Bill 22 introduced, read a first time, and ordered to be placed on orders of the day for second reading at the next sitting of the House after today.
Hon. Mr. Phillips tabled the annual report of the Ministry of Tourism and Small Business Development for the year 1978, and the annual report of the Ministry of Economic Development for the year 1978.
Orders of the Day
HON. MR. GARDOM: I ask leave to proceed to public bills and orders.
HON. MR. GARDOM: Second reading of Bill 14, Mr. Speaker.
AMENDMENT ACT, 1979
HON. MR. HEWITT: Mr. Speaker, this bill is the result of a decision made in the Supreme Court of Canada a few years ago regarding the authority of the federal Agricultural Products Marketing Act, and it is necessary to bring this amendment into our Act to allow for the delegation of authority regarding removal of surplus milk products in the province. As members will recall, we did the same thing last year with the Natural Products Marketing Act, and this bill does the same thing with the Milk Industry Act. You might say it validates something that is being done, but because of the Supreme Court of Canada decision it is necessary for us to amend the Act.
You could call it housekeeping. However, it does correct something that could result in a serious problem if the Act weren't amended. It also validates collection of levies already made by the Canadian Egg Marketing Agency. In that respect, the Act is necessary in order that there be no call on the agency as a result of the Supreme Court decision.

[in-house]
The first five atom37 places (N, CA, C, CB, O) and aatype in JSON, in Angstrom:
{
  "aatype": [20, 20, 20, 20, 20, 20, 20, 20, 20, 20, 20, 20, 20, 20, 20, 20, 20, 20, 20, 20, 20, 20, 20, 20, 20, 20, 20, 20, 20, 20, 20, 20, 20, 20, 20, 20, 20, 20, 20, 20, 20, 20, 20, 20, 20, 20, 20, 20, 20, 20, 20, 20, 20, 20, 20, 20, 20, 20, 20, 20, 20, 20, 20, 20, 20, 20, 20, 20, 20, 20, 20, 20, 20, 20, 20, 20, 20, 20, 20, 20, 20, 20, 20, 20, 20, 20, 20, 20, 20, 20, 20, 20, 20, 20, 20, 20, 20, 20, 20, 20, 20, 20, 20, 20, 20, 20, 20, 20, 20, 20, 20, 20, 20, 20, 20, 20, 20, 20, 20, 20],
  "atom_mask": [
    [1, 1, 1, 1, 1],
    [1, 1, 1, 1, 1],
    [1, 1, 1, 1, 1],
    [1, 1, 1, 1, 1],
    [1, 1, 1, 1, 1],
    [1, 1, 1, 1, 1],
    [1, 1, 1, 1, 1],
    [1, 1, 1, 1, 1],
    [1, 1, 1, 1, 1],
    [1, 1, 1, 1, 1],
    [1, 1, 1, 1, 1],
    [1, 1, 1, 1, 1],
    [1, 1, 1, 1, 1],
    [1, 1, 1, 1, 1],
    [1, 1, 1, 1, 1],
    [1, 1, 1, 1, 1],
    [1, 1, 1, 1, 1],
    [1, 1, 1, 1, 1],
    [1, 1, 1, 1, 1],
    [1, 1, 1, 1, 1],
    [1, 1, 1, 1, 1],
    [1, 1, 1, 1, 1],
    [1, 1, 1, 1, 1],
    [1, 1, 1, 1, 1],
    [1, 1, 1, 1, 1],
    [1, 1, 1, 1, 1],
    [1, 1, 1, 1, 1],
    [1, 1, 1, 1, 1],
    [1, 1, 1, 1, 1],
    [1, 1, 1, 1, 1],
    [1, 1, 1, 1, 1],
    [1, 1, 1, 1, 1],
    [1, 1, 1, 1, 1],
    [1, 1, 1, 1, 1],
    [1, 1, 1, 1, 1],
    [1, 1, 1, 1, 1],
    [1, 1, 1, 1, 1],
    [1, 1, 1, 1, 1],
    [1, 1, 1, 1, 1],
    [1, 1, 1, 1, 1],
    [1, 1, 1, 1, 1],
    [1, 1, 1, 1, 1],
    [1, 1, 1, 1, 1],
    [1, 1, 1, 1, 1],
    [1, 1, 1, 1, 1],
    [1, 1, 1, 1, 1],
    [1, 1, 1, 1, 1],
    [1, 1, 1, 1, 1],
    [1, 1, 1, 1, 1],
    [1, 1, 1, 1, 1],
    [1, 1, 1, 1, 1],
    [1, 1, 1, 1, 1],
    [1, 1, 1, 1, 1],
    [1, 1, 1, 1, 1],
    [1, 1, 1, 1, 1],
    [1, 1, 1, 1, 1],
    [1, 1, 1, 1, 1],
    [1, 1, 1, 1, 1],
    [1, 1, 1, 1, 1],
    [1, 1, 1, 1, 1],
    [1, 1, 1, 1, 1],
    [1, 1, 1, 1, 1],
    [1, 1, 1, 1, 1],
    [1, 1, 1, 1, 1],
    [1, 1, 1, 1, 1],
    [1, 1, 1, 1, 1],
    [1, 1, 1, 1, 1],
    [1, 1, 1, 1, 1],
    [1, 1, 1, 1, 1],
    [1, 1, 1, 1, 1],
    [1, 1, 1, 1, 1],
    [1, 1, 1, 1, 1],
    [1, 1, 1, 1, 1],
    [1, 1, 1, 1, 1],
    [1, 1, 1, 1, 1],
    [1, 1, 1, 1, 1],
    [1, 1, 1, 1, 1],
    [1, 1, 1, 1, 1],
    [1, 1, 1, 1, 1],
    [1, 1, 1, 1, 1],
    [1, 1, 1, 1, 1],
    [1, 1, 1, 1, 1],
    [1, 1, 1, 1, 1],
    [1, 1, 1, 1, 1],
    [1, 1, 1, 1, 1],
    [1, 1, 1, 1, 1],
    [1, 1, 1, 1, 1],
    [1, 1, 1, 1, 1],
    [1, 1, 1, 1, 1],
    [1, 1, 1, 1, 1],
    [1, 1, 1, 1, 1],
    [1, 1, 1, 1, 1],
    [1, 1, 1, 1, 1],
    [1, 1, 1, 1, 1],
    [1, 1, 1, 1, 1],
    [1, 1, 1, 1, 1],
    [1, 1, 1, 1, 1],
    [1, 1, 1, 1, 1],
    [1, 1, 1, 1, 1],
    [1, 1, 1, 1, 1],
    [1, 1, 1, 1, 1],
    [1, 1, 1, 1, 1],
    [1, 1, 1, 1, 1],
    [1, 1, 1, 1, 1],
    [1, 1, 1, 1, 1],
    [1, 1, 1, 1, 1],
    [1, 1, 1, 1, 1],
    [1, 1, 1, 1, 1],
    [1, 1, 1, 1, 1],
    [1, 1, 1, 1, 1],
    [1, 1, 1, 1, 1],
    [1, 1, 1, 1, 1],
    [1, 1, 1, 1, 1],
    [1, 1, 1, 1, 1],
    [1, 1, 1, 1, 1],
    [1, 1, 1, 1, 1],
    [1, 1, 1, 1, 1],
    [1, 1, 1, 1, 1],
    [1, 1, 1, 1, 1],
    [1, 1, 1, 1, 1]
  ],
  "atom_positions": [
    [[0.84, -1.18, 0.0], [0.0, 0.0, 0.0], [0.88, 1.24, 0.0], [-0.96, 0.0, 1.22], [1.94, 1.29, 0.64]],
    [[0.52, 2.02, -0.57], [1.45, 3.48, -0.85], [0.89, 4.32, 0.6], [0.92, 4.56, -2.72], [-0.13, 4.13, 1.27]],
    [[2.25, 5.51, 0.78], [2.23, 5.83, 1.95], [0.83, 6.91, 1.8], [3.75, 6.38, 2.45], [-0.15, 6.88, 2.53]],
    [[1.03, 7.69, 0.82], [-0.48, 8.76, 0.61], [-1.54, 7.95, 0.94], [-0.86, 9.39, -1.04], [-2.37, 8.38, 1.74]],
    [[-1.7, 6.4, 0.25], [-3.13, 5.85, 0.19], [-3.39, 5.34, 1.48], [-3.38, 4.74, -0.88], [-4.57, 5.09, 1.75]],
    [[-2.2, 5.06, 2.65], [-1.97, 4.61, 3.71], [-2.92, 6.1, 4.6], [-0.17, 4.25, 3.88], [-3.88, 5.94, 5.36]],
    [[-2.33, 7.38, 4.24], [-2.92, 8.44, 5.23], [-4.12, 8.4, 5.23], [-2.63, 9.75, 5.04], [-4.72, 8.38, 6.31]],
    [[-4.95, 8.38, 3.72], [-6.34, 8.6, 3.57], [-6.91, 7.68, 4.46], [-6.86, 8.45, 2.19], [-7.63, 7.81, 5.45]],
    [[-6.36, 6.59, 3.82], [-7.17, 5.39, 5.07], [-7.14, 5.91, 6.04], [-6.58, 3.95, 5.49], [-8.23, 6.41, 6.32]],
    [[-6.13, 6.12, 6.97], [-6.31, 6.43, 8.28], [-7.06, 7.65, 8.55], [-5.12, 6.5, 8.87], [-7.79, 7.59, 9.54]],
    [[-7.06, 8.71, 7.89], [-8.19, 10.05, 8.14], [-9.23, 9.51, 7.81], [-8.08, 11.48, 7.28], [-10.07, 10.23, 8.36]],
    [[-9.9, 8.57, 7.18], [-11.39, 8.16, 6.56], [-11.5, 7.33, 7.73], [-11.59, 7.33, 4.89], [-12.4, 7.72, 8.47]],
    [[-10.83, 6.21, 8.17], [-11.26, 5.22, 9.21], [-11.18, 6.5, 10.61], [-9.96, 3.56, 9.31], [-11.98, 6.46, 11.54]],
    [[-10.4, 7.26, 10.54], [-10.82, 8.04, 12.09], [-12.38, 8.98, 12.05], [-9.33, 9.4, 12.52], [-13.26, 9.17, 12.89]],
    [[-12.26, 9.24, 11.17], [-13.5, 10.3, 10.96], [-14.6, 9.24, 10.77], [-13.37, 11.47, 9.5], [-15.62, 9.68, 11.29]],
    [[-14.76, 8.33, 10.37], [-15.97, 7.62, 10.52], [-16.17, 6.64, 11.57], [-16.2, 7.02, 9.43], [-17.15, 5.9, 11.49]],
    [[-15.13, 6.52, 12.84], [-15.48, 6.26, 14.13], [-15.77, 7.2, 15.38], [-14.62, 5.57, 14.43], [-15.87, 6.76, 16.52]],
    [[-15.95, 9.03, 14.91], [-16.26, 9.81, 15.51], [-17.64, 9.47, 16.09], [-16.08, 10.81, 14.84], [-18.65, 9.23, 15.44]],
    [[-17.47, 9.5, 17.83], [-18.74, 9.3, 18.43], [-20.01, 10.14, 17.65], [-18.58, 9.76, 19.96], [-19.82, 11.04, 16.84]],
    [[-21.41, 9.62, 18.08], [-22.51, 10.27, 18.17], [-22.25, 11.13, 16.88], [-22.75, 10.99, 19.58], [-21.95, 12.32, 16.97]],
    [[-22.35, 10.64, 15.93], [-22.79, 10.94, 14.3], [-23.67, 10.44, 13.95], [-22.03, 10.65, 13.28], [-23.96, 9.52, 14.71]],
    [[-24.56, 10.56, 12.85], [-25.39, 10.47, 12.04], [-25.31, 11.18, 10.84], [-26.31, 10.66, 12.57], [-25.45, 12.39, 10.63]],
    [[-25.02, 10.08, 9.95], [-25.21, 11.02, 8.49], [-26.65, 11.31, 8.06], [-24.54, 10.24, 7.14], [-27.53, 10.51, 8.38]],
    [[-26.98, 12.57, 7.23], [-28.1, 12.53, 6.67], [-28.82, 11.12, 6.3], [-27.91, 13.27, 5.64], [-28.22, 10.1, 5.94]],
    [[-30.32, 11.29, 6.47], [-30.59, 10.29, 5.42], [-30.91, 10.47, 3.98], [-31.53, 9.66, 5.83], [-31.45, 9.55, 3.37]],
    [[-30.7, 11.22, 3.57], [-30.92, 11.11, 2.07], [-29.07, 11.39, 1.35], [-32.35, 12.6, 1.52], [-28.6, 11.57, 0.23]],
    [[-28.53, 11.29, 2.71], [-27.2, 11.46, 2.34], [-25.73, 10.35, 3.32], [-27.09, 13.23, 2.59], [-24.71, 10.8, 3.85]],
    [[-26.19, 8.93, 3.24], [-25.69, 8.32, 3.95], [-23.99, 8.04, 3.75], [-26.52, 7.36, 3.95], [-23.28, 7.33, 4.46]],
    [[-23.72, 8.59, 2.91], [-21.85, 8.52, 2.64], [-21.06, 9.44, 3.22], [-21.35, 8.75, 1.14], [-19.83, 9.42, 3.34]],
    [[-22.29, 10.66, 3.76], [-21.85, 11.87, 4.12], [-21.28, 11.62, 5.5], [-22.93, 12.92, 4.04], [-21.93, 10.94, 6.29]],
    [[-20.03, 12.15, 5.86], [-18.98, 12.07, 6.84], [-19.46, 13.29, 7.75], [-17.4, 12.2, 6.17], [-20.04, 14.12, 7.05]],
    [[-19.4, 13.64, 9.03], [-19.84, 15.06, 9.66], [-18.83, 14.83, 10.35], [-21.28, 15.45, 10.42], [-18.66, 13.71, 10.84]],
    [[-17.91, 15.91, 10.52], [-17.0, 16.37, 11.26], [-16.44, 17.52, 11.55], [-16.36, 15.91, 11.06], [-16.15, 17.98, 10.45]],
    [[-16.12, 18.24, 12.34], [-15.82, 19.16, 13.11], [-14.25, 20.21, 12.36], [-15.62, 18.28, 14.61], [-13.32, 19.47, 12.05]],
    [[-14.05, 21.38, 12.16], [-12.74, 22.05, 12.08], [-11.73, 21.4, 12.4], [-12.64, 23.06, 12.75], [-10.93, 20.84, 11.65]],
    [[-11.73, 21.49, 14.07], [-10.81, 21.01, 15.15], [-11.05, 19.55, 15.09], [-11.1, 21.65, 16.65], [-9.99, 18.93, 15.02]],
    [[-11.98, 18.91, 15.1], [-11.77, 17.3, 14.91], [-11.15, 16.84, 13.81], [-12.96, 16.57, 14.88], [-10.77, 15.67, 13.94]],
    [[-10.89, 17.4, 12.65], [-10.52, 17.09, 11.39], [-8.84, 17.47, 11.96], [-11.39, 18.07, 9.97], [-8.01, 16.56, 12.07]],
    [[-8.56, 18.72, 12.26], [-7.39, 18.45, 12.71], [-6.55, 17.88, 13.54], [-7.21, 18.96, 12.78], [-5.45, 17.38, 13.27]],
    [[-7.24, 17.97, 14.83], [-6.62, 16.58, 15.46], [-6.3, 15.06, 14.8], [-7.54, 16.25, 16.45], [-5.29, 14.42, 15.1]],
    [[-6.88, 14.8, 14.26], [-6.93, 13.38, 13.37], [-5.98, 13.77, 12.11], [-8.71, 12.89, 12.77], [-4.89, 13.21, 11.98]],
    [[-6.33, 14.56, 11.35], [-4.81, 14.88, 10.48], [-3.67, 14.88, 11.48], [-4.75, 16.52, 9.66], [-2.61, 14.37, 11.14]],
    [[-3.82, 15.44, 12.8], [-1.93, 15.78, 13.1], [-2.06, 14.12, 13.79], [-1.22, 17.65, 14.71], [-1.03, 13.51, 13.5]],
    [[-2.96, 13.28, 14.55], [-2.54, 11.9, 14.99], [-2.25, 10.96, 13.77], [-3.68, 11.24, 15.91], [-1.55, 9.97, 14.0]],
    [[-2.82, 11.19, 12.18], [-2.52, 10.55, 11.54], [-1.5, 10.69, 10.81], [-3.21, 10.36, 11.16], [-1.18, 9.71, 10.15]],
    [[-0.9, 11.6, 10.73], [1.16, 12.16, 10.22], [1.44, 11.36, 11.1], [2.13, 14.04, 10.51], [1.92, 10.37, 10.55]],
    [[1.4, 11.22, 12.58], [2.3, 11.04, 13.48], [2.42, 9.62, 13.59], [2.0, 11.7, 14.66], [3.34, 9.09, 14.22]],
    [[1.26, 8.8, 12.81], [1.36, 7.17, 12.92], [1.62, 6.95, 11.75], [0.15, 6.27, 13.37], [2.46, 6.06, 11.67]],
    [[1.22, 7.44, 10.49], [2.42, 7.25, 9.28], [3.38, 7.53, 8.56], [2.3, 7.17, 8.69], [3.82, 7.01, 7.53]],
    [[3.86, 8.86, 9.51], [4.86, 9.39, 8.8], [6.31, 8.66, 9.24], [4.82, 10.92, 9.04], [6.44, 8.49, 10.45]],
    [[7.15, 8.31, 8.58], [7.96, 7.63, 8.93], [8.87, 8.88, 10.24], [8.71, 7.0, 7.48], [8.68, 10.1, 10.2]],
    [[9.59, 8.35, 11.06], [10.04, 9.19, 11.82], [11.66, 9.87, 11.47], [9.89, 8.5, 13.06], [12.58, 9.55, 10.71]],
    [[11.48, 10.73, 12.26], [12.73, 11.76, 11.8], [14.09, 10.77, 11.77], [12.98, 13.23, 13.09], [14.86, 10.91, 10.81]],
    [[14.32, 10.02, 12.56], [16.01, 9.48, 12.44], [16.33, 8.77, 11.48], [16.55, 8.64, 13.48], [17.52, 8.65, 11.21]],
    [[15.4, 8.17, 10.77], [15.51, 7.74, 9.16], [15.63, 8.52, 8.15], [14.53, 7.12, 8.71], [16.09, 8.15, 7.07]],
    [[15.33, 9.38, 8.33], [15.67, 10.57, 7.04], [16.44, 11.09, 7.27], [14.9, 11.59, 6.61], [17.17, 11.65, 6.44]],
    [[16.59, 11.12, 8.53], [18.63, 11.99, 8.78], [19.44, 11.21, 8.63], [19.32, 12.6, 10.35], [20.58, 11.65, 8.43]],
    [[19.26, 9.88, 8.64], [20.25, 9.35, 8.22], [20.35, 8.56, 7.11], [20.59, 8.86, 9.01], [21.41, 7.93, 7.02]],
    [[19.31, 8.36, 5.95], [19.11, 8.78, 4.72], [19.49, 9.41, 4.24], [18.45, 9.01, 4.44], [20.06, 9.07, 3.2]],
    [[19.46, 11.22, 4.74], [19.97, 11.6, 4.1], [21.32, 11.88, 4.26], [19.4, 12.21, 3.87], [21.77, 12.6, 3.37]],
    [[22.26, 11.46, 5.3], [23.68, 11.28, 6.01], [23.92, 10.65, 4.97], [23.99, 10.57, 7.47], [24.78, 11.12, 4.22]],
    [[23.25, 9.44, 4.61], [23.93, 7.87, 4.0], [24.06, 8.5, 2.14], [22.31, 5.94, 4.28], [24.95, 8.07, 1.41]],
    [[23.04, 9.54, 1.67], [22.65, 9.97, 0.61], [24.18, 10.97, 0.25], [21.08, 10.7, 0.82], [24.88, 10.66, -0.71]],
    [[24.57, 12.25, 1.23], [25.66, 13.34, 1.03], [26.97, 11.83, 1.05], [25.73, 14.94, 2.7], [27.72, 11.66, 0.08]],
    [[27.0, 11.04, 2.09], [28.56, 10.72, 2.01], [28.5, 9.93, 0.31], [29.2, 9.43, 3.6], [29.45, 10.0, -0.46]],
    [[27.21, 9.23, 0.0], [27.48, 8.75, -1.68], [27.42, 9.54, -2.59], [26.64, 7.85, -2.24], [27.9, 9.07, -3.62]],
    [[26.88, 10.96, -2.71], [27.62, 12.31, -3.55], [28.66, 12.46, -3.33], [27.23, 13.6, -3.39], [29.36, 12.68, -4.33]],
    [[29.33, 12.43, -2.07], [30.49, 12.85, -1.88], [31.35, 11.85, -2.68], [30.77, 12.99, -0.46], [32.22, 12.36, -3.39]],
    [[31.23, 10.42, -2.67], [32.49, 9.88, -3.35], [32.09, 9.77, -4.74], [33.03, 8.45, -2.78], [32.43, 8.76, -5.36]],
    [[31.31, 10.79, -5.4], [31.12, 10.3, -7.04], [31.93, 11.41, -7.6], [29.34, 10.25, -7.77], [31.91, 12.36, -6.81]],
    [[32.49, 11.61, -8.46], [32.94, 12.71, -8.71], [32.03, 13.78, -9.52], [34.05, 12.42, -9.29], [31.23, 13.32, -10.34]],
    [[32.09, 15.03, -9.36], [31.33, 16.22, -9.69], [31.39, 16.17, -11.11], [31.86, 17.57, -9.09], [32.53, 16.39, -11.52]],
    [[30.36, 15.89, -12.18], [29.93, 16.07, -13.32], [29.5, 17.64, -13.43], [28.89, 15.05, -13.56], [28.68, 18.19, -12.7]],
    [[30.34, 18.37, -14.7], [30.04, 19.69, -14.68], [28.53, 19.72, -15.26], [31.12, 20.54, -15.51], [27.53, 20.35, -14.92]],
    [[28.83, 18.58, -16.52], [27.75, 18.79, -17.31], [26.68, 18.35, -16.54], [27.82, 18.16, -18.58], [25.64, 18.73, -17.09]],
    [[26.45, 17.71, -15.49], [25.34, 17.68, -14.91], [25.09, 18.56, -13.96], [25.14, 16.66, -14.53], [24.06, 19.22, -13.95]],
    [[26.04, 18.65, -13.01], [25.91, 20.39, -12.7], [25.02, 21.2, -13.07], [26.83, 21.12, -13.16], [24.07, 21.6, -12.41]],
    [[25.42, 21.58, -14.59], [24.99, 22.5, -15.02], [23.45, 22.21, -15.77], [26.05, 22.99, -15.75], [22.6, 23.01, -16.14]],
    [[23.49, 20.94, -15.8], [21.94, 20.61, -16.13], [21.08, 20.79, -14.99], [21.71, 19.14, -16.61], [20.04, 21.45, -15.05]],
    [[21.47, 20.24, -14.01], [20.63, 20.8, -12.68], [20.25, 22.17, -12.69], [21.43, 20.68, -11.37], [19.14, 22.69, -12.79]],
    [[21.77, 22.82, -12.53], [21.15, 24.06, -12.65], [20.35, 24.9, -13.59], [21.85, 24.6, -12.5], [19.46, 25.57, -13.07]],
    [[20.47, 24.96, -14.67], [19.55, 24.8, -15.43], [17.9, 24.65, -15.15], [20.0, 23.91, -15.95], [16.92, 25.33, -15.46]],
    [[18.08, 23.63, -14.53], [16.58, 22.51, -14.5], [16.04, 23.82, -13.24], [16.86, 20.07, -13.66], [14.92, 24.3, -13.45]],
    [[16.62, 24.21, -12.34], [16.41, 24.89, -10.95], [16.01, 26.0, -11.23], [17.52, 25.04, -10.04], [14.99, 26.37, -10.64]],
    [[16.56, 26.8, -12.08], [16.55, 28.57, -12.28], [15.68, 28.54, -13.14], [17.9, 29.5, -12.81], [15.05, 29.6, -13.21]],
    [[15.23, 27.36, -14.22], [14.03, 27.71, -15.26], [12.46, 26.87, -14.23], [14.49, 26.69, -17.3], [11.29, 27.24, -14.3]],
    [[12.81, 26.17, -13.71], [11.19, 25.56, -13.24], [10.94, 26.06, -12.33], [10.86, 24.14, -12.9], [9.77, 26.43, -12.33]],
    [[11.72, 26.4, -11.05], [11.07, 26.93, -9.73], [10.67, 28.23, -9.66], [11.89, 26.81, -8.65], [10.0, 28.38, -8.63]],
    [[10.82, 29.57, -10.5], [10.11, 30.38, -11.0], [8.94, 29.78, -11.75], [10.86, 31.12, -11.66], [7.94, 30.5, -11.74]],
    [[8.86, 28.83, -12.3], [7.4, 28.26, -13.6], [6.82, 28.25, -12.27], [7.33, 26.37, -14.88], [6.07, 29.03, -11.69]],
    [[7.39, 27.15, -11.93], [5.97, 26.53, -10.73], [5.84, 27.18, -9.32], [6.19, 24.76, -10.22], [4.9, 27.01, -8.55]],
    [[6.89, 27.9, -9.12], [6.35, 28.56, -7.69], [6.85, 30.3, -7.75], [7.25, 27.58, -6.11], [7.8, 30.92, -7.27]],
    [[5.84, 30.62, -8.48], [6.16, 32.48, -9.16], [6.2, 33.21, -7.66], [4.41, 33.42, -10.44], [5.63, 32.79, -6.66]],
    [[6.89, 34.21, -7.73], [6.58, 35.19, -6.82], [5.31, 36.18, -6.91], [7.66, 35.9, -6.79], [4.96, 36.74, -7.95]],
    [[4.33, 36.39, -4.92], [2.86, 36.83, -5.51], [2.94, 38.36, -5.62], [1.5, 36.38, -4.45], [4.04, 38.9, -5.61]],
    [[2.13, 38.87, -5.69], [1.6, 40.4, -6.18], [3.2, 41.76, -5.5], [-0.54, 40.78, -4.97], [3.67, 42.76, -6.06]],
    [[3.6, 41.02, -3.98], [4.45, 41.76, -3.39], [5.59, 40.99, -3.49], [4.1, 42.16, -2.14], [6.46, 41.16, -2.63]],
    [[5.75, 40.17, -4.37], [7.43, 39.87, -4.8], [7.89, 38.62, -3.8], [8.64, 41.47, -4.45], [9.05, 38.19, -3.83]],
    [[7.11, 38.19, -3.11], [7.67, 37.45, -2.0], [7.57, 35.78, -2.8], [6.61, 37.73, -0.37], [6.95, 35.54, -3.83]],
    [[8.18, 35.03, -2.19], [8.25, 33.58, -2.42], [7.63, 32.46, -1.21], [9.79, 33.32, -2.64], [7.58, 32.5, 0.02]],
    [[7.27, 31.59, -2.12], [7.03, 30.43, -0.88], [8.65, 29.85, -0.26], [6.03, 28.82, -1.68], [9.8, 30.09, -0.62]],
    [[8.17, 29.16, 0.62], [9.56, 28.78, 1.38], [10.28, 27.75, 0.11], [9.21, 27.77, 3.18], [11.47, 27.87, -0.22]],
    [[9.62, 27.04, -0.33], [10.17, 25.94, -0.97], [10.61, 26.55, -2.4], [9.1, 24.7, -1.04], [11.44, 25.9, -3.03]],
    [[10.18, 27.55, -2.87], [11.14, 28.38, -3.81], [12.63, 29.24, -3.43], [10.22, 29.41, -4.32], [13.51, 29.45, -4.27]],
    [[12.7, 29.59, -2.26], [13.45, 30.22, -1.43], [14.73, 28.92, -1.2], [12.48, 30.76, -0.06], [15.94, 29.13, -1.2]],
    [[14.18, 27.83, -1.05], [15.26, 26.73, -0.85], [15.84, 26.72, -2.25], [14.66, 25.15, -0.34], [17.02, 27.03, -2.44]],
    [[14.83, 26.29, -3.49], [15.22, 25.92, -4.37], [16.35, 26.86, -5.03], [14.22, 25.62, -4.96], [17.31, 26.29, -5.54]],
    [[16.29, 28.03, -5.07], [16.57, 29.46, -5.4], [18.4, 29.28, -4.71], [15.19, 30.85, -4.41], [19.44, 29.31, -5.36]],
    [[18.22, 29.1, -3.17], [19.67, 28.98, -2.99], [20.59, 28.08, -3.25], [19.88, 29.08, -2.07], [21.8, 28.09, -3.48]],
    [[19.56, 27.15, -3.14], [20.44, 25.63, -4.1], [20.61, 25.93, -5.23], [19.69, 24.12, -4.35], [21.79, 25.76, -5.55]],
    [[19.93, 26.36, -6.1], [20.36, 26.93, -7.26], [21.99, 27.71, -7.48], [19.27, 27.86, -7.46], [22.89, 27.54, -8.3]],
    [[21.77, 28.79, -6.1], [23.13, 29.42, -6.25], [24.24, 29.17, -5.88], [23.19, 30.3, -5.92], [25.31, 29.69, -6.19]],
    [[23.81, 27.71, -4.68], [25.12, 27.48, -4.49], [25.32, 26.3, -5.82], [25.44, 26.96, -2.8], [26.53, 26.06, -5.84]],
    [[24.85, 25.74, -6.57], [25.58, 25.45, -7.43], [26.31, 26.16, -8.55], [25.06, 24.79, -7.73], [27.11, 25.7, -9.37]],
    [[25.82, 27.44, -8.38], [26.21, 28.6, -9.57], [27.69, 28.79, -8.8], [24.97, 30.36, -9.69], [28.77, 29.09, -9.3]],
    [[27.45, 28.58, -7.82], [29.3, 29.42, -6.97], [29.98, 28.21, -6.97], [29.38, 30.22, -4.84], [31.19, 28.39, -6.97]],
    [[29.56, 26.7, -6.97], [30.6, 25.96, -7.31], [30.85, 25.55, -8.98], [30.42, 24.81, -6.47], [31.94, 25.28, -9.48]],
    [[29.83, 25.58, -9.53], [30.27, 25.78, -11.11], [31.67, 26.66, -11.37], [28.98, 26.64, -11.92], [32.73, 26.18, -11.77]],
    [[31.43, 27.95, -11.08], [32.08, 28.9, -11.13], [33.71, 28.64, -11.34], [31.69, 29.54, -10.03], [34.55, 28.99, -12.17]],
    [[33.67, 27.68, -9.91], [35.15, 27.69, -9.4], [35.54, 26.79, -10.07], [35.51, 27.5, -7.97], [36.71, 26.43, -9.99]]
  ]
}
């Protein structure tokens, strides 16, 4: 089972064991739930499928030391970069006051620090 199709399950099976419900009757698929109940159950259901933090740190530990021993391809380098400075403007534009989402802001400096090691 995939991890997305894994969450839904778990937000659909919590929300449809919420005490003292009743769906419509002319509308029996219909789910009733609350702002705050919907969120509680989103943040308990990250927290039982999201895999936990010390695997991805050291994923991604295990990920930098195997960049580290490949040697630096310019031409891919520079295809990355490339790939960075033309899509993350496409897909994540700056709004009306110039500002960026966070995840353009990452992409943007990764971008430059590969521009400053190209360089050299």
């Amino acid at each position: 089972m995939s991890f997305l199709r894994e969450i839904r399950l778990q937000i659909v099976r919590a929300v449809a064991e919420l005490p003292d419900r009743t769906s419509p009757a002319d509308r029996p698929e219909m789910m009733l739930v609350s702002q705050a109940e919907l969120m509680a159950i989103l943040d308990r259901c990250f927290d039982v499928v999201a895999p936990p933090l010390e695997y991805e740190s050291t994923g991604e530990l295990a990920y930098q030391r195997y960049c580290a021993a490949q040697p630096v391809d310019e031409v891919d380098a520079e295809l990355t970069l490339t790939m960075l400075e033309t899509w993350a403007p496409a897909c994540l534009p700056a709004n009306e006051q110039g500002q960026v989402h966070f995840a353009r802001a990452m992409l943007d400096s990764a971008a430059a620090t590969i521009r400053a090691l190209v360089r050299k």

With those comments, I move that the bill be now read a second time.
MRS. WALLACE: The minister has indicated this is more or less a housekeeping matter. I agree with that, but I have a couple of questions. Why are we having this bill introduced now? That is the same judgment that affected vegetables and other products that was corrected last year. It's rather strange there has been a whole year's delay, when we were in contravention of the law as a result of that Supreme Court of Canada finding.
I'm surprised it has been left this long and that it wasn't brought in last year when a similar amendment was brought in to the Natural Products Marketing Act. I assumed at the time that perhaps the reason it wasn't brought in — I didn't really think it was an oversight on the minister's part; I thought he was aware we also had a Milk Board, as well as those under the Natural Products Marketing Act — was because of the problems with the milk surplus quota, which is really what this Act is all about.